However, after the 2011 ACT/National agreement to introduce Charter Schools as a small part of a solution to address the problem for priority learners the issue stopped being of importance. Any effort to point it out might be seen as an endorsement of a policy that the Opposition and associated unions had chosen not to like. Since that moment almost all of their protest energy has gone into trying to eradicate Charter Schools as opposed to trying to find solutions to the huge disparities in the outcomes of young people in NZ. This expensive, false, and misdirected protest finally reached the point of outright comedy when Labour and the unions raged about how a Charter School spent money from multiple sources on a waka. They currently say very little about the outcomes for priority learners in many of our high schools. These schools that receive tens of millions of dollars every year. They have tied their own hands with the mantra of “world-class” that they dreamed up to imply that there was nothing to see here and no need for change. They have fallen silent about inequitable outcomes when this generation needs them to stand strong.
Recently the NCEA and UE qualifications data was released for 2014.
Loses it a bit towards the end, but the beginning is worth your time. David looks like he’s comfortable and in the right place. I think National can take the training wheels off him now.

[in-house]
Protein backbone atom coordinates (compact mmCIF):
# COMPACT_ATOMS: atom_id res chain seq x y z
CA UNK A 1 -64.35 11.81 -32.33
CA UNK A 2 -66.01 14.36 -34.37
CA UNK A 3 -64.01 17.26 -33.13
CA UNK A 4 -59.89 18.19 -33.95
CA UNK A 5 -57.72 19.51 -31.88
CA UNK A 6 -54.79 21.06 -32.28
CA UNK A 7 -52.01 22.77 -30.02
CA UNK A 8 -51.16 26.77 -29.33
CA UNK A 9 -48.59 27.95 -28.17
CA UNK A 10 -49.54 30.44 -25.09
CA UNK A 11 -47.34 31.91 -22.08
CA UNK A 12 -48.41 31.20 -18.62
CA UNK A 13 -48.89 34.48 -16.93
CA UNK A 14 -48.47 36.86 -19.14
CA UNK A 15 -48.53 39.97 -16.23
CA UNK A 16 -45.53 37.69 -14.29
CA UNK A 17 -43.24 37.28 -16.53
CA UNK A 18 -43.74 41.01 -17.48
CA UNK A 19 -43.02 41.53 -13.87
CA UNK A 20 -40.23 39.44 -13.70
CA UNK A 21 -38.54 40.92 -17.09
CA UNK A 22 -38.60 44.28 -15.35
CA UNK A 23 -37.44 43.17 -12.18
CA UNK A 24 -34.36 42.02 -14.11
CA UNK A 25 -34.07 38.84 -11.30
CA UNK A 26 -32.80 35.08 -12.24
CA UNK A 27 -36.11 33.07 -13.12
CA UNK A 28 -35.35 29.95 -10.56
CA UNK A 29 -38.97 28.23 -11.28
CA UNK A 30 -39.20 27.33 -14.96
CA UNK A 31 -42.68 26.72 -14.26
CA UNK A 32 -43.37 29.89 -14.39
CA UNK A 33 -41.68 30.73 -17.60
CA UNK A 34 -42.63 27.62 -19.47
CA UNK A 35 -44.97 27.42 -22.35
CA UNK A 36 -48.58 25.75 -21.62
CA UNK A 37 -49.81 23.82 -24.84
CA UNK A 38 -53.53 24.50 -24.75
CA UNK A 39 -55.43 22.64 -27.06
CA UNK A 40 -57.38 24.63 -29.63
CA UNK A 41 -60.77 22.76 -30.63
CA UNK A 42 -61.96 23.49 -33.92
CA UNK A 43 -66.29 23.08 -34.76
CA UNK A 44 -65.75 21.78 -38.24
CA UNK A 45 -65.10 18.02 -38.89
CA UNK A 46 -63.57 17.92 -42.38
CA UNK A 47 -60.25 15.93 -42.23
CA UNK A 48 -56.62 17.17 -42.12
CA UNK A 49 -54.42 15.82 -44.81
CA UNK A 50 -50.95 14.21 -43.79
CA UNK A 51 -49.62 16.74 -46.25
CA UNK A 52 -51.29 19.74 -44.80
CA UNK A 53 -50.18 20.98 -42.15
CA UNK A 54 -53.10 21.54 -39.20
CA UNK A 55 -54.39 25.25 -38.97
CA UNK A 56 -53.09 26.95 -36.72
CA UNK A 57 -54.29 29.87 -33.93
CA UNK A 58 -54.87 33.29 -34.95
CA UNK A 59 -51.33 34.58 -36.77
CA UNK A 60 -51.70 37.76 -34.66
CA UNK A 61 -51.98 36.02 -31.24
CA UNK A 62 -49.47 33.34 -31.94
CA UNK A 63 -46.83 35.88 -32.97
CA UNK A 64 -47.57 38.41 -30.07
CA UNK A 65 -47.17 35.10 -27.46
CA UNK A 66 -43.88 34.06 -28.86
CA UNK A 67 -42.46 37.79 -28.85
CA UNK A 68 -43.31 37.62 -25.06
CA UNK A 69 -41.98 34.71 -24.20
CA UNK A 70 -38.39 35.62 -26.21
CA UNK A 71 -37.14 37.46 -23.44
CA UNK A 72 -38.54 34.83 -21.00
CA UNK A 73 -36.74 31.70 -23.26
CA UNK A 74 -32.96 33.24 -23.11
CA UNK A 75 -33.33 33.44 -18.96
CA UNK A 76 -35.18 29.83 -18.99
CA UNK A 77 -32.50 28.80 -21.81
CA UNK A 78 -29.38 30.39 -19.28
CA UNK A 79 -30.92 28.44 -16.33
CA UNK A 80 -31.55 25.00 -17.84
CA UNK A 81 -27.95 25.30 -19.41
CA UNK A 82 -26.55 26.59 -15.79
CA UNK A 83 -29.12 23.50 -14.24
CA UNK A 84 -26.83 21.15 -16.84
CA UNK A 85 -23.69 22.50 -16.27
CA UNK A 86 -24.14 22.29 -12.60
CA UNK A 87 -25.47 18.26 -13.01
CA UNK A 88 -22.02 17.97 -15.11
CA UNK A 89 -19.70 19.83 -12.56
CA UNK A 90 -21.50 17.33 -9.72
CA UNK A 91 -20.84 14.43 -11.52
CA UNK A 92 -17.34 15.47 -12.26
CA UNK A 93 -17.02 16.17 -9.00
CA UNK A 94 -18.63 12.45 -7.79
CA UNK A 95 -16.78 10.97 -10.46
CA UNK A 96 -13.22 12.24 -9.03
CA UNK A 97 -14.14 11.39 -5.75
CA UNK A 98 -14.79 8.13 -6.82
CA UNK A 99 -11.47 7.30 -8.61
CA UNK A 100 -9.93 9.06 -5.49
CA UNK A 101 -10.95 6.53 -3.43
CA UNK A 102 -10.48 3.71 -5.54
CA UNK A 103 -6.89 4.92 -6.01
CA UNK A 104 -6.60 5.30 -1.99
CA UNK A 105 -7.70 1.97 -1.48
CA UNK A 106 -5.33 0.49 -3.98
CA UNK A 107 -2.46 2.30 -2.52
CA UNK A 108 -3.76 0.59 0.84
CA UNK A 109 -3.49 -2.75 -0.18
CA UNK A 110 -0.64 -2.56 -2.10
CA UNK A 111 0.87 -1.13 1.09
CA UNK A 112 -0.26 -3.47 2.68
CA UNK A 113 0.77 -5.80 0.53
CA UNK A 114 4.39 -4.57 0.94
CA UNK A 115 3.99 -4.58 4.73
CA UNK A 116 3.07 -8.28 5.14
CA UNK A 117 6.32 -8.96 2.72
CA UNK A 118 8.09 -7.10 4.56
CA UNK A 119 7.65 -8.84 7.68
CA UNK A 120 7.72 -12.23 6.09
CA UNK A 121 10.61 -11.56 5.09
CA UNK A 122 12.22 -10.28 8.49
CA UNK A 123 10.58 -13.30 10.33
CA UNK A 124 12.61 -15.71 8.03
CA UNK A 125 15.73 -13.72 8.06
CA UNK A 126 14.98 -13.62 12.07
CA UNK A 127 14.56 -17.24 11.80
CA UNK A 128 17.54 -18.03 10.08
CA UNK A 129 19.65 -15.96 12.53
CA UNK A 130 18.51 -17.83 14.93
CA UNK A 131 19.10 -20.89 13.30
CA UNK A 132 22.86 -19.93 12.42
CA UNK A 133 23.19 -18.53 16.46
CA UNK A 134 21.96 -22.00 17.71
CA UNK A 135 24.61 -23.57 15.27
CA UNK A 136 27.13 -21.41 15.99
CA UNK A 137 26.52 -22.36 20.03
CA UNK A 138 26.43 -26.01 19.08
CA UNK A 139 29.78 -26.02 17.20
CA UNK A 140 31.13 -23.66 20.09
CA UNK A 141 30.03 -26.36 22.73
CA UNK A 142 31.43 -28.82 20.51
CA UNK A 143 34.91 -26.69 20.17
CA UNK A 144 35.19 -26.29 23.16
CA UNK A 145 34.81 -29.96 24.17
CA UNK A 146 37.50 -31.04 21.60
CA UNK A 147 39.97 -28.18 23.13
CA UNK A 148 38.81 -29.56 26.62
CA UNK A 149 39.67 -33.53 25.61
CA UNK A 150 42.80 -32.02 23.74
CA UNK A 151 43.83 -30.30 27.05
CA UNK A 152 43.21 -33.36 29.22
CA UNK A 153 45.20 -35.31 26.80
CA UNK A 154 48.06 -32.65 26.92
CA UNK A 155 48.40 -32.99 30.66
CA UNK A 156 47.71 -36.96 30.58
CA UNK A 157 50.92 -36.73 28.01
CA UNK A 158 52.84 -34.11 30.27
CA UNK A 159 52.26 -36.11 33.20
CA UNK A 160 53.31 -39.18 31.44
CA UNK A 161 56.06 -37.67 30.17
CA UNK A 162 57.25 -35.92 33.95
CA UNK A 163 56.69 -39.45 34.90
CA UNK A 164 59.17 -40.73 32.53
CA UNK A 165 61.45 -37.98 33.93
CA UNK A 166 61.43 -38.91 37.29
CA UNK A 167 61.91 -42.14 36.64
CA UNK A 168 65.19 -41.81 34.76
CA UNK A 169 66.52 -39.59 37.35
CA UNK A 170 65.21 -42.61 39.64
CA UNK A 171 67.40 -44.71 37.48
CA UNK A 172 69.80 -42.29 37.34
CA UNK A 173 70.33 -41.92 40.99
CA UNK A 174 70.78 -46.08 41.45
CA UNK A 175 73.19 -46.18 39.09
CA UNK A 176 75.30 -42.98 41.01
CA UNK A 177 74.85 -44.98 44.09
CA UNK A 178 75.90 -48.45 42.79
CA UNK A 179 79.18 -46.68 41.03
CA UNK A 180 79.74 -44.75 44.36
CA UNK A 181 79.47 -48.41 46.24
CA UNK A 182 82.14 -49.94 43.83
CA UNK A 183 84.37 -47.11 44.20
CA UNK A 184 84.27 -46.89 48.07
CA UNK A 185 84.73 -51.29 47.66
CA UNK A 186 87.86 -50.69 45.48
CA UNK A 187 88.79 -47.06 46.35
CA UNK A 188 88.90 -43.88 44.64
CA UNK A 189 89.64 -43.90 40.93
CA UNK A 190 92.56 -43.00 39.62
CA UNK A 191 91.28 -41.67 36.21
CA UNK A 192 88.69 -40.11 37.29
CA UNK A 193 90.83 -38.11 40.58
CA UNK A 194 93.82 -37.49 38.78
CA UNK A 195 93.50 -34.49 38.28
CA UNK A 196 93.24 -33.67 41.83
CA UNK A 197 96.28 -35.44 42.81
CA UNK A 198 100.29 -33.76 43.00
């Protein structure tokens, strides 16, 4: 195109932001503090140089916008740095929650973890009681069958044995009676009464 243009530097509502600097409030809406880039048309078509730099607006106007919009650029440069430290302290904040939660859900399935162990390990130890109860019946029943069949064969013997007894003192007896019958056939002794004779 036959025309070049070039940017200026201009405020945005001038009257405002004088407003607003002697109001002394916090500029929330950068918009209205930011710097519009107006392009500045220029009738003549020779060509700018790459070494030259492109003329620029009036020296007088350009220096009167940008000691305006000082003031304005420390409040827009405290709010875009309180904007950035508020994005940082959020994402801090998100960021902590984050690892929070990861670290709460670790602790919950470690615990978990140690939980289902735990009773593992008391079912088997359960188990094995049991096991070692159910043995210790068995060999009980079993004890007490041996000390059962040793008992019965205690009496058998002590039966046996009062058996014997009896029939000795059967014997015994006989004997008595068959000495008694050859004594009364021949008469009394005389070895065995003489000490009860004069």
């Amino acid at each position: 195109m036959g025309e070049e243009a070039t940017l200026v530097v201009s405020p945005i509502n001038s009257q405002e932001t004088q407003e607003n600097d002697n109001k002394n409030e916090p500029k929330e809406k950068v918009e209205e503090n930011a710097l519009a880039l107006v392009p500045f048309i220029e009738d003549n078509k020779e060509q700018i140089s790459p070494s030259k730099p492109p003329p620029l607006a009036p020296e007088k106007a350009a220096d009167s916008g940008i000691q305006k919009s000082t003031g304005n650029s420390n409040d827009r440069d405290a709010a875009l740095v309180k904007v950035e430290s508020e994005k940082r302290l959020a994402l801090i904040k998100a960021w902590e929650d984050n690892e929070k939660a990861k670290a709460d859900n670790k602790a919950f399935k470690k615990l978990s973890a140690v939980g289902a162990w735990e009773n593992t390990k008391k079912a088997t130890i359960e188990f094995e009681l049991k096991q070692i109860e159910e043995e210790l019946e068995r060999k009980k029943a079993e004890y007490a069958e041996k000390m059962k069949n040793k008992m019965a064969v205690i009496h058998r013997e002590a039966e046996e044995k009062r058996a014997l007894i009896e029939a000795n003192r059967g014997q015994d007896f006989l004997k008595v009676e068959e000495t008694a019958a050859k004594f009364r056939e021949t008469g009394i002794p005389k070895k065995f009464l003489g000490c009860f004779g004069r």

Why is Fairfax protecting a terrorist enabler?
A New Zealand woman who travelled to Syria last year for what were believed to be humanitarian reasons is understood to be trying to negotiate with Australian officials to return to Sydney.
The woman, who has dual New Zealand-Australian citizenship, was said to be offering to help authorities with information about networks in the region.
The woman, who Fairfax has chosen not to name over fear for her safety, lives in Sydney’s Bankstown and was previously married to a man from the city.
She is the latest in a string of people who have travelled to the troubled region who now want to return home. One member of Islamic State (IS), a former health worker from Victoria, has reportedly told Australian authorities he wanted to return and warn would-be jihadists against joining the terror group. Read more »
Lianne Dalziel reckons she is sorry…for doing nothing.
Mayor Lianne Dalziel has made a tearful apology to residents of east Christchurch, who feel she has let them down.
Dalziel made the emotional apology on Saturday in response to hundreds of submissions from east Christchurch residents on the council’s proposed 10-year budget, known as the draft Long Term Plan. The submissions expressed frustration at the slow pace of recovery and the lack of proposed spending in New Brighton and the eastern suburbs.
Dalziel’s voice cracked with emotion as she apologised. Read more »
Some people need a cup of HTFU. Thanks to the bullying by anti-alcohol wowsers Jennie Connor and Steve Child, a bunch of entrepreneurs have wimped out and are now in hiding.